Your main responsibility is to vouch for the users at your site that use PlanetLab, and locally enforce the Acceptable Use Policy (AUP). Specifically, you approve their PlanetLab accounts and assign them to your site's slices. You do this through a set of account management pages available once you log in.
That's a lot of work. How to I appoint a "deputy PI"?
Send email to PlanetLab Support asking that another user at your site be given PI privileges.
I'm at an academic institution. Do I need to sign the Consortium membership agreement?
Yes. Academic institutions do not pay a membership fee, but someone with signature authority at your University must sign the membership agreement. This is needed to bind you to the AUP and Intellectual Property (IP) terms of the Consortium.
I'm at a for-profit company. Why do we need to pay membership dues?
Your dues help pay salaries of the PlanetLab staff, who maintain and enhance the PlanetLab infrastructure. We also pay bandwidth charges and have capital expenses. Academic institutions do not pay dues, but in effect their "share" of the costs are being picked up by the National Science Foundation, which contributes over a $1M a year to PlanetLab.
Getting someone at my institution with signature authority to sign a 4-page membership agreement is a non-trivial matter. Why is it so long?
That's what you get when you have lawyers representing two major corporations and three Universities (two public and one private) try to agree to something. If you boil it all down, the membership agreement does two things. First, it says that each site is responsible for its own users, and that everyone agrees to follow the AUP. Second, it sets out the IP terms of the Consortium, which can be summarized as follows: (1) you are free to run proprietary software in your slice without obligation to show it to anyone else; (2) software written by the PlanetLab support team will be made available under a BSD-like license; and (3) anyone is free to contribute software to PlanetLab, but the Consortium isn't likely to accept the contribution unless we can make it available to everyone else under BSD-like terms.
Technical ContactI'm responsible for administering PlanetLab nodes at my site. What does this mean?
The best way to understand your duties is to read the Technical Contact's Guide, which is available by following the "Guides" link in the menu bar.We see suspicious network activity from one of the PlanetLab nodes that we host. What should we do?
Access the node using your web browser. From this page, you will see what slices are running on this node and how much data they have sent/received recently. If you are worried about a particular computer being attacked or probed from this node, you can query this page by specifying the IP address and port number of the computer in question, and learning what slice sent the offending packet(s). You should feel free send email to the research group identified as being responsible for this slice asking if the behavior you saw is to be expected.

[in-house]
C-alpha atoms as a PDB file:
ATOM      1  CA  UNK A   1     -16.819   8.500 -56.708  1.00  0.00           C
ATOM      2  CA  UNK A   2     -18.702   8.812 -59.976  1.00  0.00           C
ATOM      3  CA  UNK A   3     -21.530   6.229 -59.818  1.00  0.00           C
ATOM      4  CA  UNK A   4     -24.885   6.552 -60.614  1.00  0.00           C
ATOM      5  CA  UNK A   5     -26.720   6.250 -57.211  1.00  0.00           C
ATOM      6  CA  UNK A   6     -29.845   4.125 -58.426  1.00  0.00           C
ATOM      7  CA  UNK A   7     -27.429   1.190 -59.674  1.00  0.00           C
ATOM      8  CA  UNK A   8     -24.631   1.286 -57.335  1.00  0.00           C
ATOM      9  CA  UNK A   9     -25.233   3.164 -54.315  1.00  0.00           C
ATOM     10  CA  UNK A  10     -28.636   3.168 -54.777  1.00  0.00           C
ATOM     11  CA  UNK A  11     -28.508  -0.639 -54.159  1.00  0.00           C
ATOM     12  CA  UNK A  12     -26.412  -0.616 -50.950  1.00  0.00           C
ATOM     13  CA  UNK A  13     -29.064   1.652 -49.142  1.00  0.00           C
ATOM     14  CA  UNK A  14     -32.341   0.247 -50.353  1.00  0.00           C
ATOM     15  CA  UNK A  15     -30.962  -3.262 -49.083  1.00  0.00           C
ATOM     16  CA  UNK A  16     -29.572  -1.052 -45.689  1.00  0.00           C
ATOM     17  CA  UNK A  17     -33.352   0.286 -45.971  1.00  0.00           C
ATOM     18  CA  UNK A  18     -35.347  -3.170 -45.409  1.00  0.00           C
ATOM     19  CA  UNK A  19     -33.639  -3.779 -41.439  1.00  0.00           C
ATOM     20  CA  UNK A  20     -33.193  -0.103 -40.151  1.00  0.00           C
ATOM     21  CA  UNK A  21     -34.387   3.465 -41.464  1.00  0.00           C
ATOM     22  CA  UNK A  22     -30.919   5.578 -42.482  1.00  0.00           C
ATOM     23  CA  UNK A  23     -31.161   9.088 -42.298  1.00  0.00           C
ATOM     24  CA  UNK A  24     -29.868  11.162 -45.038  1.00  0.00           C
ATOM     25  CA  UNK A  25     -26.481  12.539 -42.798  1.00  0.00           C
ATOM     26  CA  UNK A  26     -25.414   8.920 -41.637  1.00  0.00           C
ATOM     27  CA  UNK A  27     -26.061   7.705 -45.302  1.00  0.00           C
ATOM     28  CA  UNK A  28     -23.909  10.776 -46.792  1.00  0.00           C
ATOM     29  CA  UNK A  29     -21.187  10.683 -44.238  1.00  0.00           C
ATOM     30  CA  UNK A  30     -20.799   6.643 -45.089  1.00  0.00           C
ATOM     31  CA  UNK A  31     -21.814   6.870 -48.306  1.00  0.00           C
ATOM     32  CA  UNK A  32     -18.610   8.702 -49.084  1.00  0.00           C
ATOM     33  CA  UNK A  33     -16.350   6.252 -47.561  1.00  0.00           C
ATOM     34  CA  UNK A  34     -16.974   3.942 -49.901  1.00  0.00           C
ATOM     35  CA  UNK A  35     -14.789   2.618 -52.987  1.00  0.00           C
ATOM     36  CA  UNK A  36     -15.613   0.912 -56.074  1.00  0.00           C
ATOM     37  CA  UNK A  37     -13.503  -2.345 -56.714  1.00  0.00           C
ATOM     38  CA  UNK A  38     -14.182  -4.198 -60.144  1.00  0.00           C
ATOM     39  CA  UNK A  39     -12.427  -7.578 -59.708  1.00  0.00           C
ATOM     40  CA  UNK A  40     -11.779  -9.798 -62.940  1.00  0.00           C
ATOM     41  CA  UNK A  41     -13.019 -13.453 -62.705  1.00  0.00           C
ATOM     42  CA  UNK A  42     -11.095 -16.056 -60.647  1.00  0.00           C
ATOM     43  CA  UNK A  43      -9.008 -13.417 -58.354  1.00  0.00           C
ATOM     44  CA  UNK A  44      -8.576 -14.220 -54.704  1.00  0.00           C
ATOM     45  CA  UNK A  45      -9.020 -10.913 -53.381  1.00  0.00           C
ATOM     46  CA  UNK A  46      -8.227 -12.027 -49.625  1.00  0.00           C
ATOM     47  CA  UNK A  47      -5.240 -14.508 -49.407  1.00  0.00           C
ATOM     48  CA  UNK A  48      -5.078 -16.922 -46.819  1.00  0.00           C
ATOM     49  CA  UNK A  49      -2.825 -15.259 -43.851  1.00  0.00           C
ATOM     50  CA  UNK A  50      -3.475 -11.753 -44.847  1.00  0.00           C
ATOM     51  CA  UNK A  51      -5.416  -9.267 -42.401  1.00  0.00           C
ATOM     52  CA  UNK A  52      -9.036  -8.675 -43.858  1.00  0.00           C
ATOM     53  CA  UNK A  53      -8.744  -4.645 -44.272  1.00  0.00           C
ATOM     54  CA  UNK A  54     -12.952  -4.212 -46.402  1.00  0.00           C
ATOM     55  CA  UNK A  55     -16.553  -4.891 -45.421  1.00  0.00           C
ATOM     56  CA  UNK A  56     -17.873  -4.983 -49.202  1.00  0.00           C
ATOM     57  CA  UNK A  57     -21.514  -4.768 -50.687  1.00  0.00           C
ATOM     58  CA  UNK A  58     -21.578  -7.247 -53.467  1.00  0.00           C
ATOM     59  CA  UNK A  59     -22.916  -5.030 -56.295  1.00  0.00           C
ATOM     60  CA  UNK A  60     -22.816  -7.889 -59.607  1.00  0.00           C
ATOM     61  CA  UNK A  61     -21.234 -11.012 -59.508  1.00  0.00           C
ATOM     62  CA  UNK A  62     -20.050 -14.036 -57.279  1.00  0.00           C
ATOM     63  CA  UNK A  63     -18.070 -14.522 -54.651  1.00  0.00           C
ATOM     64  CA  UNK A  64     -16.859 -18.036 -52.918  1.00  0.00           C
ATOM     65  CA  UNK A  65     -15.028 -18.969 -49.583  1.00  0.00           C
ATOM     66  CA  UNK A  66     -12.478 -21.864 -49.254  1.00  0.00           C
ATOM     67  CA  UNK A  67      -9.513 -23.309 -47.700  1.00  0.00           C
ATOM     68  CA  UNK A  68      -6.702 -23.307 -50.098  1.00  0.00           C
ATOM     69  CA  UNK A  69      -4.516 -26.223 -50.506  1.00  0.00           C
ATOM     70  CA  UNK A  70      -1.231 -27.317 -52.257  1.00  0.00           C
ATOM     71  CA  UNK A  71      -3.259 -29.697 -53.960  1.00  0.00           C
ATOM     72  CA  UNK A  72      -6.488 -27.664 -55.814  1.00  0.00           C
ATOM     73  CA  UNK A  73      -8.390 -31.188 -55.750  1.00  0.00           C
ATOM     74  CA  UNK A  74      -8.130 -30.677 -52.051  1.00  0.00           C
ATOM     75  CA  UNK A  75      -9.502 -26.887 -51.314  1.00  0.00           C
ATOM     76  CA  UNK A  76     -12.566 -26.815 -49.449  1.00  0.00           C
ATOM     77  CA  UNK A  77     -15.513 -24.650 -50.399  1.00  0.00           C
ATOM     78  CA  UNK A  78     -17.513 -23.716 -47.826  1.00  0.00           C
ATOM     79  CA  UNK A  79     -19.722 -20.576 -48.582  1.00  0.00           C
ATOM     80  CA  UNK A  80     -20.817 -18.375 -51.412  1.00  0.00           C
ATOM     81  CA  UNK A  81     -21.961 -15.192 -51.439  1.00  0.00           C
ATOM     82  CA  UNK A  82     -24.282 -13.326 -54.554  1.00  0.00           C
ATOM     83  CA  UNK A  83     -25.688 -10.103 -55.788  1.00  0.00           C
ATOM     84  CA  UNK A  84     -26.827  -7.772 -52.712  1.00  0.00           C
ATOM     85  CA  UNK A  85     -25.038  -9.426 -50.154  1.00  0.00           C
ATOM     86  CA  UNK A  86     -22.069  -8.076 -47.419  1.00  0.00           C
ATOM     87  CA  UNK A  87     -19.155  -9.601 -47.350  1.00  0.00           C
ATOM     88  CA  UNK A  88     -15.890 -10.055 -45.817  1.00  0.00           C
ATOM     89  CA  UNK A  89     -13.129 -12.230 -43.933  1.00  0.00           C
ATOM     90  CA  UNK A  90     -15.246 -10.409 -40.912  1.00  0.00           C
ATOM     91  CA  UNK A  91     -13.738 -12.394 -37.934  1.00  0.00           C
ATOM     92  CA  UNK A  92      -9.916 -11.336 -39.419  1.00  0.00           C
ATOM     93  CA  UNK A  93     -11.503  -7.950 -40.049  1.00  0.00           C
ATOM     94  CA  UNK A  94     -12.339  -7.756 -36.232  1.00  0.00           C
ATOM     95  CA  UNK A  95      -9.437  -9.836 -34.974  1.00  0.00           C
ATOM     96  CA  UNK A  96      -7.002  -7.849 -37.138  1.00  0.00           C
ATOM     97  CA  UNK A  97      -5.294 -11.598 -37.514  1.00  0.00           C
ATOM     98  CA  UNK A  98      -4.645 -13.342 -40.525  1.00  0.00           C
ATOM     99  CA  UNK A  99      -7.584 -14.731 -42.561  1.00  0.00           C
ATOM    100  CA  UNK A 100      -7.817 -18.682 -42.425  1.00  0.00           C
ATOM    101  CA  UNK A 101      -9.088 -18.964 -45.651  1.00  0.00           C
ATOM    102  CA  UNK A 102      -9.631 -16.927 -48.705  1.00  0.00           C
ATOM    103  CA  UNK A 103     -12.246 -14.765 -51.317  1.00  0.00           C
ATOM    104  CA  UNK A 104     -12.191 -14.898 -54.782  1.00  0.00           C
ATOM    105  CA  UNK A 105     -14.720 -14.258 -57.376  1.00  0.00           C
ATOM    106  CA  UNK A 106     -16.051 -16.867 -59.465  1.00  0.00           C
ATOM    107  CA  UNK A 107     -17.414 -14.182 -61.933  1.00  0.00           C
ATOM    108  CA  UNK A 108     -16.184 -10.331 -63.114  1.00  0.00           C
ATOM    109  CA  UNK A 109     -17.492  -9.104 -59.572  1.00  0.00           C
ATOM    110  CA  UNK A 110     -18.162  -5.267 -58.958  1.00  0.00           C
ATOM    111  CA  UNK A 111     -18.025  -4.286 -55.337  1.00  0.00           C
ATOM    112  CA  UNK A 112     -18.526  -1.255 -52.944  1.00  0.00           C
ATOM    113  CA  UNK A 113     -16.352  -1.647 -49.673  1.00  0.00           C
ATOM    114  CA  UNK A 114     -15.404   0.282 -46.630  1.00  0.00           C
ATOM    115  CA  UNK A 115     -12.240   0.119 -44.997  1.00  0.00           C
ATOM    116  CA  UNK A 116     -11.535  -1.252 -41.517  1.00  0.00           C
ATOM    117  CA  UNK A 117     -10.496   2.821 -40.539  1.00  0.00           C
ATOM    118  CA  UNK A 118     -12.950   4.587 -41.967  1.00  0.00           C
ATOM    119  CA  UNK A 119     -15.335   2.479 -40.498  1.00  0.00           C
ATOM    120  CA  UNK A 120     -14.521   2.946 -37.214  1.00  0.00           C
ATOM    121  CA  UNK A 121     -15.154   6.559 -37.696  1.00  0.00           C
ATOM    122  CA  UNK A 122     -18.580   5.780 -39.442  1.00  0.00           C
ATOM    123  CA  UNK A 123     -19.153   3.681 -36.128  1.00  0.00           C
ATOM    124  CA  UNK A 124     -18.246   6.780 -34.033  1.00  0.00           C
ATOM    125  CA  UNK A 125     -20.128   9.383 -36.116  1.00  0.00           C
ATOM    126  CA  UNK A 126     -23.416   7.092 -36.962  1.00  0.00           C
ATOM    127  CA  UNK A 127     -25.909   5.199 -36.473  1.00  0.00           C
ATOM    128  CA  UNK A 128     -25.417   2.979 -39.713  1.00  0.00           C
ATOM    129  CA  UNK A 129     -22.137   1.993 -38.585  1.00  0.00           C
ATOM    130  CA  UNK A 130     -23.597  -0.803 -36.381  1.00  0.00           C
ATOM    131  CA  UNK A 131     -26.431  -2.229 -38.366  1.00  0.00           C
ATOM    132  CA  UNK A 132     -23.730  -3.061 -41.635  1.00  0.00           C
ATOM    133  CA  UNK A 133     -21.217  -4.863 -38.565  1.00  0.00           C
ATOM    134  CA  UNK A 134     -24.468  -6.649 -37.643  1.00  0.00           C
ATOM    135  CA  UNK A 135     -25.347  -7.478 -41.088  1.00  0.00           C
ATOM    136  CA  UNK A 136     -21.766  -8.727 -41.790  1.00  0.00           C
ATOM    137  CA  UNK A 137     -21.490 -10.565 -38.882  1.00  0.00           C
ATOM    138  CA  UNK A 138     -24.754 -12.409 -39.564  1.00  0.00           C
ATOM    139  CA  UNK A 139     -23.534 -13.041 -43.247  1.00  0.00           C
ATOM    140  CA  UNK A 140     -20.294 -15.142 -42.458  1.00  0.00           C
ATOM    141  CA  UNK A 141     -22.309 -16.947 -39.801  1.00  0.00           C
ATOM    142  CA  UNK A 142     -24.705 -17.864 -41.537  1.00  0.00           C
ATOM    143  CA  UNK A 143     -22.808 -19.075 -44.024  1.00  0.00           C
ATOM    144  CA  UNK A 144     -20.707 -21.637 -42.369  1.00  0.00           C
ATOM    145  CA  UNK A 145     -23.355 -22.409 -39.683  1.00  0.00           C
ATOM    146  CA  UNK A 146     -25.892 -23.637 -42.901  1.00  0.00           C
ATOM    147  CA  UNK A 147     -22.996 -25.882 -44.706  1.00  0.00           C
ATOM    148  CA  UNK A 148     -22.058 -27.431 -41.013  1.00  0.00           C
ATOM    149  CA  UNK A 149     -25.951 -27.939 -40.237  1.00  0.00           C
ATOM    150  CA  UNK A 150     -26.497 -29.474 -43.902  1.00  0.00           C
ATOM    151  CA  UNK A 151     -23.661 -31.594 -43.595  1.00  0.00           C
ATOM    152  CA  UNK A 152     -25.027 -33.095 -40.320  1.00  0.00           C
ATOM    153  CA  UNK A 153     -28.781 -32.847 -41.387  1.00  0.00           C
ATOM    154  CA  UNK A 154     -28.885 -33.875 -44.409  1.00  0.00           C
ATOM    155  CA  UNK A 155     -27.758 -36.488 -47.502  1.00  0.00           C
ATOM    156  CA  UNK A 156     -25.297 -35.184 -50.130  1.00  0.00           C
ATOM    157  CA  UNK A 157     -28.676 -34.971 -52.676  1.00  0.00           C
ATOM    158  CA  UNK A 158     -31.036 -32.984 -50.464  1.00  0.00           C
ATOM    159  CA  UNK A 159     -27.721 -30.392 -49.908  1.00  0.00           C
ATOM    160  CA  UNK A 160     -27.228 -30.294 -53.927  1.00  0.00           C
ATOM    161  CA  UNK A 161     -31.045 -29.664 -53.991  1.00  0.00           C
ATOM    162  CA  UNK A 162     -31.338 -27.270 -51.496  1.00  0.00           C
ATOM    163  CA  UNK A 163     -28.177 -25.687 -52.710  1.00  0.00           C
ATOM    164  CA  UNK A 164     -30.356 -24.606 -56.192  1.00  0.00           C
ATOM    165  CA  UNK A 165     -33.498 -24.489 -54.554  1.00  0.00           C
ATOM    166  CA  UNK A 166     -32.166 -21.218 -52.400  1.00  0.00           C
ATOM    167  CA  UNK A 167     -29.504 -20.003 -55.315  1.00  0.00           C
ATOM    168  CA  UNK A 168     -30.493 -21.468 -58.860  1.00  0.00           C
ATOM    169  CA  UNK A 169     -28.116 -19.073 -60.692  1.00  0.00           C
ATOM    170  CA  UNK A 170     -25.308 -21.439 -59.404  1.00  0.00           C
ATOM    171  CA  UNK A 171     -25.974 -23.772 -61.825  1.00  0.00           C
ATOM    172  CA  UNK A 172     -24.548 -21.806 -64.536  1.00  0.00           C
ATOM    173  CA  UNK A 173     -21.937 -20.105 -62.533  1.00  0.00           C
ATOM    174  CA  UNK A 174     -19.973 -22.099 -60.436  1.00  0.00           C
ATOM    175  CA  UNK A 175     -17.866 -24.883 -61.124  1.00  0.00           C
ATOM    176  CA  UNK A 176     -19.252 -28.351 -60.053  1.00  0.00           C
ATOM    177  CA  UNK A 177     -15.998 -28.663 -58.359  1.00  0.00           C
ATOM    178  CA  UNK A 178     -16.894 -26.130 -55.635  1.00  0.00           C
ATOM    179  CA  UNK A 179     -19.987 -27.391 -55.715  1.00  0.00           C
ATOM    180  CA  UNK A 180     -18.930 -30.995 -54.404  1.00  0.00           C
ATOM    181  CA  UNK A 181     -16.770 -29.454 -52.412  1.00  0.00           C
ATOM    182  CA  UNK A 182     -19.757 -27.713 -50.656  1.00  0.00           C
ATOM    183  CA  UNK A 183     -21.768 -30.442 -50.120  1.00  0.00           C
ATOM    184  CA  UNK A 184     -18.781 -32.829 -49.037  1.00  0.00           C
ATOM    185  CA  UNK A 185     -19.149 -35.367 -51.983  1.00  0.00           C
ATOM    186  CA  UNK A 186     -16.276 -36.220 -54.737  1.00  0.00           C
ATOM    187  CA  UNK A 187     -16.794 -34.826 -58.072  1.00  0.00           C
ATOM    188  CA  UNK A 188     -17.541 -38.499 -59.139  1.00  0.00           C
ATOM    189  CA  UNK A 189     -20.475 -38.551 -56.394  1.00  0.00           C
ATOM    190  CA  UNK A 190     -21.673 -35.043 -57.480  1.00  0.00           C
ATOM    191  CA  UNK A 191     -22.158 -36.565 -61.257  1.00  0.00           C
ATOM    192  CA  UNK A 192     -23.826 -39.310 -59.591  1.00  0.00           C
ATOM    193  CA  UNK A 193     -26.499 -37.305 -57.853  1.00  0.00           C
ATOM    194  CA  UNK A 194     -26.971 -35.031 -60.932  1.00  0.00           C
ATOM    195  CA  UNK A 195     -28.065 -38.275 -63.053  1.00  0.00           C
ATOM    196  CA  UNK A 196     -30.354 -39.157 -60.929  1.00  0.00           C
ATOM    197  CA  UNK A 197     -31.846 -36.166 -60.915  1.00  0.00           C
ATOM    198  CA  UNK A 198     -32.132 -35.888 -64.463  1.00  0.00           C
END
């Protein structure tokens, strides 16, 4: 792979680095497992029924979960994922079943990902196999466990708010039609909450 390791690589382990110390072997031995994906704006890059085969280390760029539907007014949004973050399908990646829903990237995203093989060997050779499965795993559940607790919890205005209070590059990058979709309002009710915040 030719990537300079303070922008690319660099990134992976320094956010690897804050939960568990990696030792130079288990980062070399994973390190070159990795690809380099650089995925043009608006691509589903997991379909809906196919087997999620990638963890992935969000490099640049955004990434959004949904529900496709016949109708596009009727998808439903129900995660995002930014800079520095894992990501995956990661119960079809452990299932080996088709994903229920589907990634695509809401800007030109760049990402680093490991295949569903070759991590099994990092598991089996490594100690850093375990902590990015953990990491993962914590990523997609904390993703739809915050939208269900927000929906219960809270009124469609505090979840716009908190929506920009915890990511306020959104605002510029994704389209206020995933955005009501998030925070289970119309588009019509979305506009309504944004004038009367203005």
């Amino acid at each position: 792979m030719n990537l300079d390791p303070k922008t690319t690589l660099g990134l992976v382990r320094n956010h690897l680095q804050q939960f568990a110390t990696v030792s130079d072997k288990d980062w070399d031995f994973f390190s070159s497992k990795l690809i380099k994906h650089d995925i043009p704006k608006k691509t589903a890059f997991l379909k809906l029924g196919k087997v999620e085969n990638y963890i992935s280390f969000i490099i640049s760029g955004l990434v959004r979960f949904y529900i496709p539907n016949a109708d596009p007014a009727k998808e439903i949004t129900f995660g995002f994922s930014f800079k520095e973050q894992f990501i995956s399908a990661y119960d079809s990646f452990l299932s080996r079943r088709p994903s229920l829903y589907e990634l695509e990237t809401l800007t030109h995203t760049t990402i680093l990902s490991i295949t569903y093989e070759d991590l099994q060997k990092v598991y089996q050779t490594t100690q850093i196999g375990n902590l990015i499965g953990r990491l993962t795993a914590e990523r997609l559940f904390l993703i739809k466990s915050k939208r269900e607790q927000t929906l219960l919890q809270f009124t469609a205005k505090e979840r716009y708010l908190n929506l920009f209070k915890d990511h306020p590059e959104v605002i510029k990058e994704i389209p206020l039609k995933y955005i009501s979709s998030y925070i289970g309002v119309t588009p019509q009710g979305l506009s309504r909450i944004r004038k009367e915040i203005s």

A local PlanetLab node is well beyond suspicious behavior; it's bringing our campus network to it's knees. What do we do?
Of course you can always turn the machine(s) off, but if you do, then the PlanetLab staff will not be able to figure out what went wrong. Instead, we request that you bring each suspicious machine into a Safeboot (or Diagnose) state. This will terminate all activity on the node (killing the source of the problem), but leave the machine in a safe state that will allow the PlanetLab staff to log onto the machine and diagnose the problem. You should also send email to PlanetLab Support with a report of the problem. The Technical Contact's Guide provides a specific description of how to do this.
The PlanetLab nodes we host are using a significant fraction of our site's external bandwidth. Can we do anything to limit bandwidth usage?
Yes. Log into the node(s) using the site_admin account and set the upper bound on bandwidth consumption using the pl-limitbw command, as described in the Technical Contact's Guide.
My site is very sensitive to security issues. What do you do to ensure that the PlanetLab nodes we host aren't compromised.
Several things, many of which are enumerated in the Hosting a Node document. However, it is not possible for us to run conventional intrusion detection software because our users' programs often exhibit unusual (but perfectly legitimate) behavior that trigger IDS alarms. The main thing you should know is that bad things do occasionally happen, but when they do, we are able to bring all the nodes world-wide into a safe state in a matter of minutes.
PlanetLab SupportI want to get involved in the day-to-day support of PlanetLab What should I do?
Private PlanetLabI want to run a "private" PlanetLab on my own machines and network. How do I go about doing this?
We distribute a stand-alone version of PlanetLab, called MyPLC. You can download and install it on your own hardware infrastructure. The best way to learn about -- and follow the ongoing development of -- MyPLC is to join the "developers" mailing list (follow the "Mailing Lists" link on the NAV bar).
Where can I find the MyPLC source code?
All PlanetLab source code is available via SVN.
Can my private PlanetLab federate with the public PlanetLab?
Yes. Send email to PlanetLab Info if you are interested in peering with PlanetLab.